The early months of the Covid-19 pandemic last year saw dramatic reductions in travel and many forms of commerce. With much of human activity greatly curtailed, greenhouse gas emissions were greatly reduced. And yet, all of that did not slow down global warming: 2020 ended up tied with 2016 as the warmest year on record and atmospheric greenhouse gas levels reached a new high.
In order to understand how this came about, it is necessary to understand the complex climate influences of different types of emissions from power plants, motor vehicles, industrial facilities, and other sources. The fact is that some types of pollution actually have a cooling effect rather than contributing to global warming.
Tiny industrial pollution particles called aerosols actually make clouds brighter, causing them to reflect away more solar heat from the surface of the planet. During the drastic shutdown last year, the biggest emissions decline was from the most polluting industries. The reduction of aerosols had immediate, short-term effects on temperatures. These types of pollutants are very bad for human health, but when they are present, they do have the effect of reducing temperatures.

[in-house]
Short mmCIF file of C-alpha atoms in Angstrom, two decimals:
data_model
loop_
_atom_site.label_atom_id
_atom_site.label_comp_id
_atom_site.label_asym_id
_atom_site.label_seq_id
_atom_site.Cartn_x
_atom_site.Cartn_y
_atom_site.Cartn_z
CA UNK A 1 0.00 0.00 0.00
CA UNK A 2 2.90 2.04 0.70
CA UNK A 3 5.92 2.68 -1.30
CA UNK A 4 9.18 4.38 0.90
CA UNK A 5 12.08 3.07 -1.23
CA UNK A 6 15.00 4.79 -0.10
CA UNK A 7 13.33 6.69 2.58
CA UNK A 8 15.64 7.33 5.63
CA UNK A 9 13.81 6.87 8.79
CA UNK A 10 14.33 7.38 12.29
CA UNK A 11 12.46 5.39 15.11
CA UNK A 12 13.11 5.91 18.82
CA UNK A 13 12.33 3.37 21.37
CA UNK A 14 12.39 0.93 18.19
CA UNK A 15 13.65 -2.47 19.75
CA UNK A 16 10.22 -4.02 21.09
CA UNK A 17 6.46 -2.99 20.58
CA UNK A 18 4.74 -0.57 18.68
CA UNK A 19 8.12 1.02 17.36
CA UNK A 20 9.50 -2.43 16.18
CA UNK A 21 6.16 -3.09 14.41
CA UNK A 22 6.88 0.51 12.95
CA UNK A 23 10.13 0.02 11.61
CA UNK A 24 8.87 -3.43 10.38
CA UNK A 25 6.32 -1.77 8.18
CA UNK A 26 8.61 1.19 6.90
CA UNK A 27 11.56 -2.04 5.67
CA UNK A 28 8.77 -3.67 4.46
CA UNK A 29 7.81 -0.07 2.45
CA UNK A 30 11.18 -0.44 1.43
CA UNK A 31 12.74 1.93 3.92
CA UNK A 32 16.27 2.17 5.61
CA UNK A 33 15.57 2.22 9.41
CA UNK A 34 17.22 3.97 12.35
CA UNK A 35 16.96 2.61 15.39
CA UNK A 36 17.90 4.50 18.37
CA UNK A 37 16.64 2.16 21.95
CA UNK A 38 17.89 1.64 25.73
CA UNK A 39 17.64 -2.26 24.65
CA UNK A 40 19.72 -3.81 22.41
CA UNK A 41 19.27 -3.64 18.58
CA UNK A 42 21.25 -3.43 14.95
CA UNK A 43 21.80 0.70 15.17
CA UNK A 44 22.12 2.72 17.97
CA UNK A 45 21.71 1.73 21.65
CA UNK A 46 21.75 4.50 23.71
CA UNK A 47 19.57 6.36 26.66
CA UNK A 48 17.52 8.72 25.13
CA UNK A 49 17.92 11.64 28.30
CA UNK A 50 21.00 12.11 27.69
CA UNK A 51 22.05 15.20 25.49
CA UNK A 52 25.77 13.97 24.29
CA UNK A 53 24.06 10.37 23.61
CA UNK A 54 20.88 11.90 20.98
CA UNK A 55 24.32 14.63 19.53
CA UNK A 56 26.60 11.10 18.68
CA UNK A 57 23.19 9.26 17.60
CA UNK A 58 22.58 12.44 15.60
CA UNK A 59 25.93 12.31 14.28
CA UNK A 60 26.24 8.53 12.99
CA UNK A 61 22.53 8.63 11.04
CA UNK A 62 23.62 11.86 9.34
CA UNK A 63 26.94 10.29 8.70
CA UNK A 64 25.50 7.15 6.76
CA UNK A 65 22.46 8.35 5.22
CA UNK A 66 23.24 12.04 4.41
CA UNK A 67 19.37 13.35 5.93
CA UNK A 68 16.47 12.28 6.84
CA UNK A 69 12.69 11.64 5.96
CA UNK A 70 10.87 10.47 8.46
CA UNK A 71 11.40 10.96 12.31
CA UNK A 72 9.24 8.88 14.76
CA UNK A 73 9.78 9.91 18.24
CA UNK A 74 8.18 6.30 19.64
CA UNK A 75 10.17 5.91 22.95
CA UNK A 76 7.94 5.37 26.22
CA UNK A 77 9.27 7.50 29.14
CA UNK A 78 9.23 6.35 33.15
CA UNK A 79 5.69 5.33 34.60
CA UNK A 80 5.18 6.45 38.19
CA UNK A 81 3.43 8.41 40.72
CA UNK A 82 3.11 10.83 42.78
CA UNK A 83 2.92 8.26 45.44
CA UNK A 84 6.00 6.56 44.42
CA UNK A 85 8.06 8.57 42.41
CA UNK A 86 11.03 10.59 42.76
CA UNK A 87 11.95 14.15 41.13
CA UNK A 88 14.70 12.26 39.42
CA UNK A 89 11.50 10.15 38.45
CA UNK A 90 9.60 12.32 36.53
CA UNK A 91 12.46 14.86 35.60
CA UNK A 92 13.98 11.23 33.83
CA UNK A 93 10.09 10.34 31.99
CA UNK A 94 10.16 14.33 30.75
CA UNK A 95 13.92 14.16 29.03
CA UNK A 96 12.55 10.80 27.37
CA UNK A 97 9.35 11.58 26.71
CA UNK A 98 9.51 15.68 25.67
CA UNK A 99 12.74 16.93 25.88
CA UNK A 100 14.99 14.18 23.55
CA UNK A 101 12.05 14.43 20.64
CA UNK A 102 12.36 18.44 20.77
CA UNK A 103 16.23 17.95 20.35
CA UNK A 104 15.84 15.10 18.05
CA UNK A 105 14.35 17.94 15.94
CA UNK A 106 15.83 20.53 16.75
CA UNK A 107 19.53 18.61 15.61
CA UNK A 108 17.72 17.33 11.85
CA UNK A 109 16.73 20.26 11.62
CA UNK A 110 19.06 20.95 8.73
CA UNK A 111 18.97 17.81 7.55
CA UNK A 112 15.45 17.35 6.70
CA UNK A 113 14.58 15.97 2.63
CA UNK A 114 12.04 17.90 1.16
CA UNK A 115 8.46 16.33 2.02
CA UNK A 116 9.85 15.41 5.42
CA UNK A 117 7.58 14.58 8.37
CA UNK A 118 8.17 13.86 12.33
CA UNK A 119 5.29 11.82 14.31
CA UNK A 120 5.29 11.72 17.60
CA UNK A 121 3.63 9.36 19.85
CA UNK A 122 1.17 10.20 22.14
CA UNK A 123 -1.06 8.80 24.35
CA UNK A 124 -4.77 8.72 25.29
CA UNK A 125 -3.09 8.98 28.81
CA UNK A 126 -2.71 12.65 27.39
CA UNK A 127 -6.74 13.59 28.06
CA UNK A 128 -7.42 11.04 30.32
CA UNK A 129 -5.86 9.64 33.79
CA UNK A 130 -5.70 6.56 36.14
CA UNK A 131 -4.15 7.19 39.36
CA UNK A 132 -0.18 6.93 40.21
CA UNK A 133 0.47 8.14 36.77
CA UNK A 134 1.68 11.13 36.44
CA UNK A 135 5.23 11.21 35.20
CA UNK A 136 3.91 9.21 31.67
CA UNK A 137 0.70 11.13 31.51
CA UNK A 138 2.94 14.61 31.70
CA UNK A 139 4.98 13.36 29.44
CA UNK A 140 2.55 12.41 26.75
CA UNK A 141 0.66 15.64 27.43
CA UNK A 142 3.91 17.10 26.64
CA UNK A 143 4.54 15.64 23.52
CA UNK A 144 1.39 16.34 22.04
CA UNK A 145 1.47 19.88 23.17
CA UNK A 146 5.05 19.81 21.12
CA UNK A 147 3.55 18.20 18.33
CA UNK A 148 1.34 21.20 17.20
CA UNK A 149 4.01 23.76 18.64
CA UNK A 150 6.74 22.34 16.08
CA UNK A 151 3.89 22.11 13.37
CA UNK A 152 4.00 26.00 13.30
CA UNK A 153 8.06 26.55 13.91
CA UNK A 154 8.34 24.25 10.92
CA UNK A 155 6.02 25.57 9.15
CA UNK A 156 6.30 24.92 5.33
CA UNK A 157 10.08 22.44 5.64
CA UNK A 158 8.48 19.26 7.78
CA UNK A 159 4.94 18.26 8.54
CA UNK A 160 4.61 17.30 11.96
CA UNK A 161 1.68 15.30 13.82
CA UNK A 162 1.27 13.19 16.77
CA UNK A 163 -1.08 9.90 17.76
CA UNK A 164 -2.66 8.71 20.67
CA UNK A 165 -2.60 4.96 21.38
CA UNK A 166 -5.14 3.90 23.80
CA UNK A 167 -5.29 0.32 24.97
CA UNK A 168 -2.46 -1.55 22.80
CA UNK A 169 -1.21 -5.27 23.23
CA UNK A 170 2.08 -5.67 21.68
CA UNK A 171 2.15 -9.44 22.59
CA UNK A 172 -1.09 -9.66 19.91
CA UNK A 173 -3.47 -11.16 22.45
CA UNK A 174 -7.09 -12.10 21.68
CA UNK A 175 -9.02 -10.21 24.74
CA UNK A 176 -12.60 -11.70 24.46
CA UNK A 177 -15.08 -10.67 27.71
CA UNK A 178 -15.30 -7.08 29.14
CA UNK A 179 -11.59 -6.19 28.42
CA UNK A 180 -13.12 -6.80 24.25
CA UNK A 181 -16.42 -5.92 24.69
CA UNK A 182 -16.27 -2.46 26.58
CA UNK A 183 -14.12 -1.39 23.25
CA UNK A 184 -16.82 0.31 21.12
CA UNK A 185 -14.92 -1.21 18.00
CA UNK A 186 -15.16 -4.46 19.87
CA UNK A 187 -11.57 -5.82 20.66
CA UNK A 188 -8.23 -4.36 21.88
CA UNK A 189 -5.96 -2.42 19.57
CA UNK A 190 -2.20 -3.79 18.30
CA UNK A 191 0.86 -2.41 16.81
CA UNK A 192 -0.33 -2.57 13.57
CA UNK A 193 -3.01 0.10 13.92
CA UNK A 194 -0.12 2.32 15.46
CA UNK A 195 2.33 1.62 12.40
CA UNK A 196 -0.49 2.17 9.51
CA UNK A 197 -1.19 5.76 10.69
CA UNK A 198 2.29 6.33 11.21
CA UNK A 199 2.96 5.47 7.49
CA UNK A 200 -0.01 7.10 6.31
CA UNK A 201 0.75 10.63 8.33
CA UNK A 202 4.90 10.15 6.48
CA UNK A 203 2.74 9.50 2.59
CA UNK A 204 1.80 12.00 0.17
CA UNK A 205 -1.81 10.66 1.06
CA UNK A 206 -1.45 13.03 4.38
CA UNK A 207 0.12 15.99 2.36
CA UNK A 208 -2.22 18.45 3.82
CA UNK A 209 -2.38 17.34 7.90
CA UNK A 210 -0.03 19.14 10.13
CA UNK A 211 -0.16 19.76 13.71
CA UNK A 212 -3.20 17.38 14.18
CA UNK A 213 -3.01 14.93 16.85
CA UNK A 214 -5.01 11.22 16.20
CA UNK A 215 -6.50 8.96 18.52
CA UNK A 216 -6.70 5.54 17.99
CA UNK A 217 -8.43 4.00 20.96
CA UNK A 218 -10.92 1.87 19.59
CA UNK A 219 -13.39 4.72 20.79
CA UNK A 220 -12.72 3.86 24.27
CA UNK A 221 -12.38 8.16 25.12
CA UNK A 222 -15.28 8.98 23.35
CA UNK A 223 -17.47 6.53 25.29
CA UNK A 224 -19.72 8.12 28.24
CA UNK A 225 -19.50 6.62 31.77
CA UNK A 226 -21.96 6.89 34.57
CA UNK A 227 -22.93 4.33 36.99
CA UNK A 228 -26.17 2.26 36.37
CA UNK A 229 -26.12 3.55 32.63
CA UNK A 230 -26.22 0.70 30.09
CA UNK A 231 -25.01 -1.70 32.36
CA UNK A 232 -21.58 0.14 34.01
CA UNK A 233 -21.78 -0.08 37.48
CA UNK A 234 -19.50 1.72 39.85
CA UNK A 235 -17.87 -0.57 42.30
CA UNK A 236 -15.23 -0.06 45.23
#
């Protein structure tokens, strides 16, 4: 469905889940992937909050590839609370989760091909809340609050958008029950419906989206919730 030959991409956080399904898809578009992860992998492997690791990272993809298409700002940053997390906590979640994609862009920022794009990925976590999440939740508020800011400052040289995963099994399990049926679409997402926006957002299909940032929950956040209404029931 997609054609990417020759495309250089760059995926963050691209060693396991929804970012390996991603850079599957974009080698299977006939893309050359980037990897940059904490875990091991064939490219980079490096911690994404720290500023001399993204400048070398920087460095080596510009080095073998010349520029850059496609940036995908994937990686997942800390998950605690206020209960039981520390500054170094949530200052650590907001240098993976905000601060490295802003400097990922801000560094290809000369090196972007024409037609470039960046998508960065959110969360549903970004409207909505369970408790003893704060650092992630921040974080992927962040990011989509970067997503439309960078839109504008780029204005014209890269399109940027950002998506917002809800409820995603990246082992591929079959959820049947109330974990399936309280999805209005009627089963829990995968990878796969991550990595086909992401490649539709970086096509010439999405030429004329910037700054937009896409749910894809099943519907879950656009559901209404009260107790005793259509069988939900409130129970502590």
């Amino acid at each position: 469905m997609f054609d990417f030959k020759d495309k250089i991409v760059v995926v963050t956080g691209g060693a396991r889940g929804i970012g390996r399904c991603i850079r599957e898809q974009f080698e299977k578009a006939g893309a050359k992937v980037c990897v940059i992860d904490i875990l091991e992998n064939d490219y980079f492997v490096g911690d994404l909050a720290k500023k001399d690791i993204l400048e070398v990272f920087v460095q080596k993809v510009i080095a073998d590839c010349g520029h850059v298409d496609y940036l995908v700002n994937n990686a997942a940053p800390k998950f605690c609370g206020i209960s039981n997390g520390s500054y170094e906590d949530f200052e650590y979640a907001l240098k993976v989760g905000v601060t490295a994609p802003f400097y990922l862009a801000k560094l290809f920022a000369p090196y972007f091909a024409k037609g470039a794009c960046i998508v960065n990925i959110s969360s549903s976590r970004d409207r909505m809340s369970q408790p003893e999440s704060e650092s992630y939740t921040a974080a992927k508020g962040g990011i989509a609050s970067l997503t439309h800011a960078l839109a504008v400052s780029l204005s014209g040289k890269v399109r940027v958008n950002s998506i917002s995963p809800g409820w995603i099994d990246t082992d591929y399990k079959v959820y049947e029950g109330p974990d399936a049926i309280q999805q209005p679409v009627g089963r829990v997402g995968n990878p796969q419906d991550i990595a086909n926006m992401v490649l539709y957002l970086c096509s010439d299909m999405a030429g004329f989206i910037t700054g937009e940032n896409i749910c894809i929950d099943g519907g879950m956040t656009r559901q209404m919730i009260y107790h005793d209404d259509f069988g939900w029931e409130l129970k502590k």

It is important to keep in mind that carbon dioxide spreads through the Earth’s atmosphere and stays there for a century or more, trapping heat on a global scale. Industrial aerosols stay relatively concentrated in the region where they are emitted and are often removed by rain and winds within a few weeks. So, their cooling effect doesn’t spread very far or last very long.
Overall, the initial pandemic slowdown probably didn’t have any real long-term impact on the climate but over the short term, the effects were not as simple as one might expect.
Photo, posted July 7, 2020, courtesy of Joey Zanotti via Flickr.